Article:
Physiological adaptation of endothelial function to pregnancy: systematic review and meta-analysis

V. A. Lopes van Balen*, T. A. G. van Gansewinkel, S. de Haas, S. M. J. van Kuijk, J. van Drongelen, C. Ghossein-Doha, M. E. A. Spaanderman

*Corresponding author for this work

Research output: Contribution to journal(Systematic) Review article peer-review


Objectives To establish reference values for flow-mediated dilatation (FMD) and brachial artery diameter (BAD) in pregnancy and to provide insight into the physiological and pathological course of endothelial adaptation throughout human singleton pregnancy.

Methods A meta-analysis was performed following a systematic review of current literature on FMD, as a derivative for endothelial function, and BAD, throughout uncomplicated and complicated pregnancy. PubMed (NCBI) and EMBASE (Ovid) electronic databases were used for the literature search, which was performed from inception to 9 June 2016. To allow judgment of changes in comparison with the non-pregnant state, studies were required to report both non-pregnant mean reference of FMD (matched control group, prepregnancy or postpartum measurement) and mean FMD at a predetermined and reported gestational age. Pooled mean differences between the reference and pregnant FMD values were calculated for predefined intervals of gestational age.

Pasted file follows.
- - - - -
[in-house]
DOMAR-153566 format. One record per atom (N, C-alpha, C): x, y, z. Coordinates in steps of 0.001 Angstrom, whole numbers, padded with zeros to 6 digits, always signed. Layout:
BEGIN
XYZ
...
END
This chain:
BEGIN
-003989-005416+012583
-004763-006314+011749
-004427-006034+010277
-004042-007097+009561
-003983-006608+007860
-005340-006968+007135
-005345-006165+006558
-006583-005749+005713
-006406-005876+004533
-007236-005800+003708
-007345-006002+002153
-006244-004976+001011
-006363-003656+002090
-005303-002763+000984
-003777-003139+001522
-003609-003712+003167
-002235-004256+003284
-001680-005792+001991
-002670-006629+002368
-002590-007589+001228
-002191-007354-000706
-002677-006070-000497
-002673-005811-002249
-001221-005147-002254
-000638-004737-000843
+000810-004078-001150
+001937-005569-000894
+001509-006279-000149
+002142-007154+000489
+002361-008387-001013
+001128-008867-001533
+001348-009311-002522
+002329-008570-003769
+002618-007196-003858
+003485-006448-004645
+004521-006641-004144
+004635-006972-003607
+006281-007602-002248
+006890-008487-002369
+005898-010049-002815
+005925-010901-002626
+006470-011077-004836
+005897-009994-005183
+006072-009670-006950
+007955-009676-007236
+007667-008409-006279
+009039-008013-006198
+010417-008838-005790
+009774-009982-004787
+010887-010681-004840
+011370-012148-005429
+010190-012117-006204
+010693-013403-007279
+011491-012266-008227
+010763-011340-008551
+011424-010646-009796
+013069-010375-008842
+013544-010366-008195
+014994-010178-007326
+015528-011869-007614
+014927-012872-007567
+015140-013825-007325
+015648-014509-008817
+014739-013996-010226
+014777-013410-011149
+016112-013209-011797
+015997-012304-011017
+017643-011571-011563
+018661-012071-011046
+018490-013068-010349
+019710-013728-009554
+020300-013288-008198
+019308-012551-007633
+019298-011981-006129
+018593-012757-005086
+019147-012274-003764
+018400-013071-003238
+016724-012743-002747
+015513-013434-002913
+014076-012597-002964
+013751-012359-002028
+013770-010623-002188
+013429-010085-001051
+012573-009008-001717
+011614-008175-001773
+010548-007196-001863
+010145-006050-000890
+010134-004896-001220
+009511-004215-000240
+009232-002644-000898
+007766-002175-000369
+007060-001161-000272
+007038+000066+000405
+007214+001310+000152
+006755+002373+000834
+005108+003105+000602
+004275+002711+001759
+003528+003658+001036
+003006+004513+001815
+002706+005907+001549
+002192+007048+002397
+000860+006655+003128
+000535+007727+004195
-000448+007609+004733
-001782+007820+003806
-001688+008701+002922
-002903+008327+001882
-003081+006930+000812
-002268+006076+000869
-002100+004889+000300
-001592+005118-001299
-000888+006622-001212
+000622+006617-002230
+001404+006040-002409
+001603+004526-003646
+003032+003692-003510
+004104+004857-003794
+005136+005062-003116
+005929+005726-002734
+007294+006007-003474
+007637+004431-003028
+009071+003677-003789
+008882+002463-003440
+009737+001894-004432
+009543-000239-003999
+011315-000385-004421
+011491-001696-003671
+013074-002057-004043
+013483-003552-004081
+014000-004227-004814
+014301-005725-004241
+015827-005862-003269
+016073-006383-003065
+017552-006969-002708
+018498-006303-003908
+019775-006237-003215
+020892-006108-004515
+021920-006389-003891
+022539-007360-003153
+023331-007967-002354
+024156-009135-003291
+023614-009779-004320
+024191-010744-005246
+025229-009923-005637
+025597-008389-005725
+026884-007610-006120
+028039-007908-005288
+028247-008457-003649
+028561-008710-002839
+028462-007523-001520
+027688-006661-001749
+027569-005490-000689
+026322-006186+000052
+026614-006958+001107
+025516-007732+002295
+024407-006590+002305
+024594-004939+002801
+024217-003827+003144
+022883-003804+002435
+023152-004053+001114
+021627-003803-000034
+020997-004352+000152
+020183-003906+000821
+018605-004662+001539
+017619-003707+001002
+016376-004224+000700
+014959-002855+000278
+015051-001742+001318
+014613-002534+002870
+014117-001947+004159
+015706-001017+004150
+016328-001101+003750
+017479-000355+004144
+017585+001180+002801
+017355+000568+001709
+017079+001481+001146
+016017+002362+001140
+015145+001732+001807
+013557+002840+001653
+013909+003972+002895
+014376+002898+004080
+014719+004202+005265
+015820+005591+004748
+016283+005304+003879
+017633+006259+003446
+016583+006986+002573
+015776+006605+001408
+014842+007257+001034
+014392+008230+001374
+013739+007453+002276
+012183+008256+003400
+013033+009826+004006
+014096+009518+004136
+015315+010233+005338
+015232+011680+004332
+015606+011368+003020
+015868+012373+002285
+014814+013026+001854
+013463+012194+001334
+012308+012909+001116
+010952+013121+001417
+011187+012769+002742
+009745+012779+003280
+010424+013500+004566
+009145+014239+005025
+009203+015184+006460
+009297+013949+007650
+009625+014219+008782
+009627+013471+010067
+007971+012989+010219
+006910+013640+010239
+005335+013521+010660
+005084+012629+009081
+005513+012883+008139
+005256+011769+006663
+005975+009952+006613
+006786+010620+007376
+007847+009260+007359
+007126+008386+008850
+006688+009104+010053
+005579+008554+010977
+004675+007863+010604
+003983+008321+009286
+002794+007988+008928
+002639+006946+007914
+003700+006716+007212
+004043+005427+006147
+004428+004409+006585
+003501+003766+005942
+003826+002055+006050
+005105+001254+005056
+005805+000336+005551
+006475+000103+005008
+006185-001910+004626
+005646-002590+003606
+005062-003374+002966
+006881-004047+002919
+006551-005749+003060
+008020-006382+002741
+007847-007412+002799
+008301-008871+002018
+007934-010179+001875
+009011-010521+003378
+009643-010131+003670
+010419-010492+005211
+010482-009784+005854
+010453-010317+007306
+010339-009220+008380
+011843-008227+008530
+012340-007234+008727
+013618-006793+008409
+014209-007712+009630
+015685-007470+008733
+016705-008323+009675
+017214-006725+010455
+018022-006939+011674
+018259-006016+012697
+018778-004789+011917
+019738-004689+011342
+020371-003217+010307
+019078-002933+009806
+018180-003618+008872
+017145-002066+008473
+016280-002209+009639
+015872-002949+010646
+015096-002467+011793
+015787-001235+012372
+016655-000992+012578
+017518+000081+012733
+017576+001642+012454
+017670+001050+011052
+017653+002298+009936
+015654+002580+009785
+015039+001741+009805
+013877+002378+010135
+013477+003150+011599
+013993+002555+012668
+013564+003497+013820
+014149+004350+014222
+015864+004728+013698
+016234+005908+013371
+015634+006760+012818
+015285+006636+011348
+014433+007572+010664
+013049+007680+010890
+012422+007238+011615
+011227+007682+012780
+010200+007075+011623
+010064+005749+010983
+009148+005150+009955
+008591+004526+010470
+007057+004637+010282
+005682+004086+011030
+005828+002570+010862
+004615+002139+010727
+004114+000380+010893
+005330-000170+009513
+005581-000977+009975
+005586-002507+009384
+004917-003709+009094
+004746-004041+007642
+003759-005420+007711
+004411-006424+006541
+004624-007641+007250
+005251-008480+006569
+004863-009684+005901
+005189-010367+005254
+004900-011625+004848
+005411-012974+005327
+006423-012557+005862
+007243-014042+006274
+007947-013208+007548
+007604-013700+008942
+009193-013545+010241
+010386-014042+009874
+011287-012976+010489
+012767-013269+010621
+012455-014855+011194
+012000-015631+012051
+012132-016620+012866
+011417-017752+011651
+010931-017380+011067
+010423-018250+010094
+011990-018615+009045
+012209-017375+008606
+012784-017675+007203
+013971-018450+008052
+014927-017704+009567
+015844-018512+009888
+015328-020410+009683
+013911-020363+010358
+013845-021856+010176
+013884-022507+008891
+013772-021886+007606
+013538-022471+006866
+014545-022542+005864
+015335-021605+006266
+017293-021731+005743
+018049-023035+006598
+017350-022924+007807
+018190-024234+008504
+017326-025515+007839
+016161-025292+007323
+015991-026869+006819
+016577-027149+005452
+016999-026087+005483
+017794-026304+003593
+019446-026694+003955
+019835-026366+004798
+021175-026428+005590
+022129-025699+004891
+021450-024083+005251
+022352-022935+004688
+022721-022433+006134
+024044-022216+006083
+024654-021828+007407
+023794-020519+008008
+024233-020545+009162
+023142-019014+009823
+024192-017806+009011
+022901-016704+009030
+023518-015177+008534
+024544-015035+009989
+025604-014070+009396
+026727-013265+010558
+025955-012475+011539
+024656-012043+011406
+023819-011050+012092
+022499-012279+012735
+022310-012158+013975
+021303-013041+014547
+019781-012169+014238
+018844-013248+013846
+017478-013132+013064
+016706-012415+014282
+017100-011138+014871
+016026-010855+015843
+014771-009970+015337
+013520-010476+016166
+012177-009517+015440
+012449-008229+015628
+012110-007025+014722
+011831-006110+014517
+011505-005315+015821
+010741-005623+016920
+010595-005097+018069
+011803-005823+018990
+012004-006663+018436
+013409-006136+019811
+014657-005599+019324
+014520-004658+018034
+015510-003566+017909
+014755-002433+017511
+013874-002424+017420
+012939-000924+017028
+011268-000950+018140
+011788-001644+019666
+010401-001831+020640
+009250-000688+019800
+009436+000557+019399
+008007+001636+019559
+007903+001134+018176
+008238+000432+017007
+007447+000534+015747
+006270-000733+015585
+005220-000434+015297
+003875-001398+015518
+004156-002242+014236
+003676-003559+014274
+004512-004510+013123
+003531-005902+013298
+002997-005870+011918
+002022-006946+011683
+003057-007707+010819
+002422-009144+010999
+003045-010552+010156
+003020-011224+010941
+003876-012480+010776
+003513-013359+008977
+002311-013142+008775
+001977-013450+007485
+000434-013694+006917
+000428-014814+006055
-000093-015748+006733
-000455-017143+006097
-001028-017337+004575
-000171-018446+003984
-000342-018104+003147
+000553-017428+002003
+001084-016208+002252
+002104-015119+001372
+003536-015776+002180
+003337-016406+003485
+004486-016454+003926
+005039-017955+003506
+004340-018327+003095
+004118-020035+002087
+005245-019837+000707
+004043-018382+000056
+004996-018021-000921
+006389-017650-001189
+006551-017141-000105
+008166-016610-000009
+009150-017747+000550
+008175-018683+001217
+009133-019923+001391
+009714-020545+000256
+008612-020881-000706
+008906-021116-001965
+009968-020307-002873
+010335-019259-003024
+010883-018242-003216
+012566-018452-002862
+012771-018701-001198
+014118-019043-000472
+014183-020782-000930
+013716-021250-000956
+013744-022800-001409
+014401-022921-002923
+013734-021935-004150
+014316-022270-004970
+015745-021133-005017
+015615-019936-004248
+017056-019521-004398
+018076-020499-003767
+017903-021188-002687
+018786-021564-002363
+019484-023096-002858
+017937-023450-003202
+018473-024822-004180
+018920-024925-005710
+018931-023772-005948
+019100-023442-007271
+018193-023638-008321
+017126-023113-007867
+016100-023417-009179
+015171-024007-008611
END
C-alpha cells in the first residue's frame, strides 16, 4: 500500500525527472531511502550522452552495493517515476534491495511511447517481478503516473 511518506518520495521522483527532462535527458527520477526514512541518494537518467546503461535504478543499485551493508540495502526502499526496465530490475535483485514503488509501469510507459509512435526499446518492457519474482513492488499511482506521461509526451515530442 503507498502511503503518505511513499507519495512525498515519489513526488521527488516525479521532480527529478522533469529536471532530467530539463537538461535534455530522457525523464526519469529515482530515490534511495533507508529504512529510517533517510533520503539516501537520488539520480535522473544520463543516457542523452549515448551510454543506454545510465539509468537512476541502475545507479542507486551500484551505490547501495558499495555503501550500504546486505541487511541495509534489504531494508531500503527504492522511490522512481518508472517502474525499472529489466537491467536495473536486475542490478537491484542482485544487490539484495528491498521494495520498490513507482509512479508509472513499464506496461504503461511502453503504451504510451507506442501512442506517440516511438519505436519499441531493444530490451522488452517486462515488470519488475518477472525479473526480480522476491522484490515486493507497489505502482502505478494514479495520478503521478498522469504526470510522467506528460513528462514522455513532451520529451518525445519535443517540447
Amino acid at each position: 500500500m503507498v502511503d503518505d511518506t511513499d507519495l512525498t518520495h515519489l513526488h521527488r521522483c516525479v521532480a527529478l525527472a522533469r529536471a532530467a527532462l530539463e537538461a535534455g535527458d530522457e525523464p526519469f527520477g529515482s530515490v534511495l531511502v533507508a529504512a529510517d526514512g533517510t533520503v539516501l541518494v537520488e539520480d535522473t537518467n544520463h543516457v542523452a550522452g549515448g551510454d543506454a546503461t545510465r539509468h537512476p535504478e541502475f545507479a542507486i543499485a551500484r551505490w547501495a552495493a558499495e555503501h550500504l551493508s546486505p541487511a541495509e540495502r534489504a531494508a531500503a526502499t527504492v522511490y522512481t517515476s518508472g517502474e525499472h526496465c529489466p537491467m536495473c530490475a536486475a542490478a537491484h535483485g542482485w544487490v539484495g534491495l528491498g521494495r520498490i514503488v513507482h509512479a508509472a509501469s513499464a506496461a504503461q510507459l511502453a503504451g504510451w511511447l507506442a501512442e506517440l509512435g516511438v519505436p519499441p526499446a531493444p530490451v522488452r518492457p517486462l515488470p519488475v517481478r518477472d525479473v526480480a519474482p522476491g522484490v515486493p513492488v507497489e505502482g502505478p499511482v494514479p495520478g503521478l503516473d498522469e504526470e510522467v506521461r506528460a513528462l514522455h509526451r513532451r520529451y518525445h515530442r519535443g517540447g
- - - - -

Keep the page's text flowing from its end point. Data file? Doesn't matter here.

Results Fourteen studies that enrolled 1231 participants met the inclusion criteria. Publication dates ranged from 1999 to 2014. In uncomplicated pregnancy, FMD was increased in the second and third trimesters. Between 15 and 21 weeks of gestation, absolute FMD increased the most, by a mean (95% CI) of 1.89% (0.25-3.53%). This was a relative increase of 22.5% (3.0-42.0%) compared with the non-pregnant reference. BAD increased progressively, in a steady manner, by the second trimester but not significantly in the first half of FMD and BAD between complicated and uncomplicated pregnancies at 29-35 weeks' gestation, reported in the three studies that met our inclusion criteria. Despite the increase in FMD and BAD throughout gestation, both reference curves were characterized by wide 95% CIs.

Conclusion During healthy pregnancy, endothelium dependent vasodilatation and BAD increase. Women with a complicated pregnancy had FMD values within the lower range when compared with those with uncomplicated pregnancy but, as a group, did not differ from each other. Copyright (C) 2017 ISUOG. Published by John Wiley & Sons Ltd.

Original languageEnglish
Pages (from-to)697-708
Number of pages12
JournalUltrasound in Obstetrics & Gynecology
Issue number6
Publication statusPublished - Dec 2017


  • endothelial function
  • fetal growth restriction
  • FMD
  • gestational hypertensive disease
  • physiology
  • placenta syndrome
  • pre-eclampsia
  • pregnancy

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